Wine – French Wines for Hospitality and Tourism
French wines can be complicated but at Wine & Beyond, we strive to make shopping French wines easy and exciting. France offers some of the world’s greatest wines with excellent variety and value. Most of the entire renowned grape varietals available today were sourced from France from Cabernet Sauvignon to Sauvignon Blanc.
All French wines are classified and labelled according to the “Appellation d’Origine Controlee” system or “AOC” for short. This system ensures authenticity and that the grapes are grown in the area stated on the label. Usually, the smaller the place where a wine is named from, the higher it’s rank. This pyramid has the levels from highest quality (top) to the lowest.
In France, wines are typically named after the vineyard or growing region where they were produced instead of the grape varietals.
Explore French Wines
French Wines Name (Region)
France has five main regions which are Bordeaux, Burgundy and the Rhone for red french wines
while whites are Burgundy, Loire and Alsace.
A wine region in Southwestern France, where most of the french wines are dry red that has the reputation as being one of the greatest french wine regions in the world. These wines can range from everyday table wine to the most prestigious, called first growths (Premier Crus). Bordeaux is known for the following Premier Crus:
Château Lafite Rothschild
Basically, Bordeaux’s wine regions can be broken into three sub-regions:
- Left Bank (Cabernet & Sauvignon Blends dominate)– includes Medoc, Haut-Medoc and Graves. The wines have aromas of cherry, black currants with spice and cedar notes. They display firm tannins that mellow out over time. Bordeaux also produce dry white wines and sweet white wines (from Sauternes) blended from Semillon and Sauvignon Blanc.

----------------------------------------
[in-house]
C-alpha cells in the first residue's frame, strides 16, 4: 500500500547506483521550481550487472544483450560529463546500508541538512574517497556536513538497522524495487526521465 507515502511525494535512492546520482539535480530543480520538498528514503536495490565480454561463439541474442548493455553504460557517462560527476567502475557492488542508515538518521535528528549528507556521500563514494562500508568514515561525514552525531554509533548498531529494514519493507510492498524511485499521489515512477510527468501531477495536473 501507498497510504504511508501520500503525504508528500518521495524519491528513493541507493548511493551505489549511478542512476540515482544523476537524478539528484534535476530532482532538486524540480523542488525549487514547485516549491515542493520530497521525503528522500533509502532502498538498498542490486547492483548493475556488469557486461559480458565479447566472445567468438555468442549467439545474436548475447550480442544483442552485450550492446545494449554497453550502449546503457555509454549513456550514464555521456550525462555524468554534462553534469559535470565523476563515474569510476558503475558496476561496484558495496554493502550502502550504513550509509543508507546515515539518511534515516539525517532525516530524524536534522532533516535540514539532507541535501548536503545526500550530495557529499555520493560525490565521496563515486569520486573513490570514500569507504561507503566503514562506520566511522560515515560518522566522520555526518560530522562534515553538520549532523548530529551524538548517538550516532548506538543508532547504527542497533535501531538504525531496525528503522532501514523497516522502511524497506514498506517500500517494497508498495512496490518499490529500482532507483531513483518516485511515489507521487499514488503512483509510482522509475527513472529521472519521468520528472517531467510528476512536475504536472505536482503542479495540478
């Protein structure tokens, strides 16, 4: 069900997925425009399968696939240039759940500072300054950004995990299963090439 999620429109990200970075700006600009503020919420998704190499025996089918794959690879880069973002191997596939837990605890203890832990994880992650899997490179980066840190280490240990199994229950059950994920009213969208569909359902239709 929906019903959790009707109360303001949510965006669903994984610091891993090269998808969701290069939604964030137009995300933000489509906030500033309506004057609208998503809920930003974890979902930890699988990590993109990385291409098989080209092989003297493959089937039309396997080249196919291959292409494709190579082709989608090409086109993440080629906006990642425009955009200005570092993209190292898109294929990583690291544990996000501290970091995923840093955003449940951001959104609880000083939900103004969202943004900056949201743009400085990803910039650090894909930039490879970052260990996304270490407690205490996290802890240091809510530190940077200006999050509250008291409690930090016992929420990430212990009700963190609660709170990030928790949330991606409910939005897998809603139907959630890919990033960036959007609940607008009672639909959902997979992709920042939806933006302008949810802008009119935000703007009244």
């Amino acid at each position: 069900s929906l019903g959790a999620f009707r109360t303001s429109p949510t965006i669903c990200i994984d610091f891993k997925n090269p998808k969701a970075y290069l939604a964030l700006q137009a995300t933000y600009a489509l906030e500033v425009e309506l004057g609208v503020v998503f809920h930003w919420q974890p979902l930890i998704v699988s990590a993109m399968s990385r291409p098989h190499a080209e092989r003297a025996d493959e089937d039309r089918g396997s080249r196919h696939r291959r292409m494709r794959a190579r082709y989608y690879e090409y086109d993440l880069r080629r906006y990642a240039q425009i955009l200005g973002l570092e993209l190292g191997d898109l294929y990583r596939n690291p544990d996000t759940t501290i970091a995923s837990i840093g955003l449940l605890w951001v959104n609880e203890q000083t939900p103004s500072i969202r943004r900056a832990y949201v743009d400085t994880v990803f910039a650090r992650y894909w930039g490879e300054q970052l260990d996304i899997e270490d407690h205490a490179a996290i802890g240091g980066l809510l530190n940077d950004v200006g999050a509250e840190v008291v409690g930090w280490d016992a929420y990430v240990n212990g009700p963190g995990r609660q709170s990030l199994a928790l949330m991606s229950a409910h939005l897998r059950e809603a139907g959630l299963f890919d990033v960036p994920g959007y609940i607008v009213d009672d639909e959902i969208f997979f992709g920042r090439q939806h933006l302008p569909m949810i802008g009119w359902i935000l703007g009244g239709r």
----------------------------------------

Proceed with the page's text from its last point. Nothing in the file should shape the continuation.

- Right Bank (Merlot dominated blends) – famous for Pomerol and St. Emilion. These reds have rich, smooth tannins and complex red berry fruit aromas, developing tobacco and cedar nuances as they evolve.
- Entre-Deux-Mers – known for large production, value blends like Red Bordeaux – usually a blend of grapes including Cabernet Sauvignon, Cabernet France, Merlot and Petit Verdot .
The red wines of Bordeaux are a blend of red grape varieties with the majority being Cabernet Sauvignon and Merlot. The other varietals include Cabernet Franc, Petit Verdot and Malbec.
Most french wines are made from Chardonnay, Pinot Noir or Gamay grapes in one of the three main regions of Burgundy:
Chablis (Chardonnay) – Northern part of Burgundy that produces crisp, high acid, dry Chardonnay with apple, and citrus fruit aromas and flavors with a hint of minerality. The best are called Grand Cru.
Cote d’Or (Pinot Noir) – Heart of Burgundy that produces mostly red wines from Pinot Noir grapes. These french wines offer aromas and flavors of berries, cherries and earth, having the reputation of producing the greatest Pinot Noir’s in the world. The best are called Grand Cru.
Chalon, Macon and Beaujolais – Warmer, Southern end that make french wines with raspberry and cherry aromas and flavors. Beaujolais are light, easy drinking reds made from Gamay grapes. The best are the ten village crus.
The Rhone valley is situated in southern France and is famous for hearty, spicy reds, aromatic whites and dry roses.
- Northern Rhone (Syrah)
- Cote-Rotie (Syrah)
- Condrieu (Viognier)
- Hermitage (Syrah)
The Loire Valley offers single variety french wines from Sauvignon Blanc and Cabernet Franc grapes. These french wines are crisp, refreshing and great pairings with food. The Valley is broken into four areas (moving from east to west):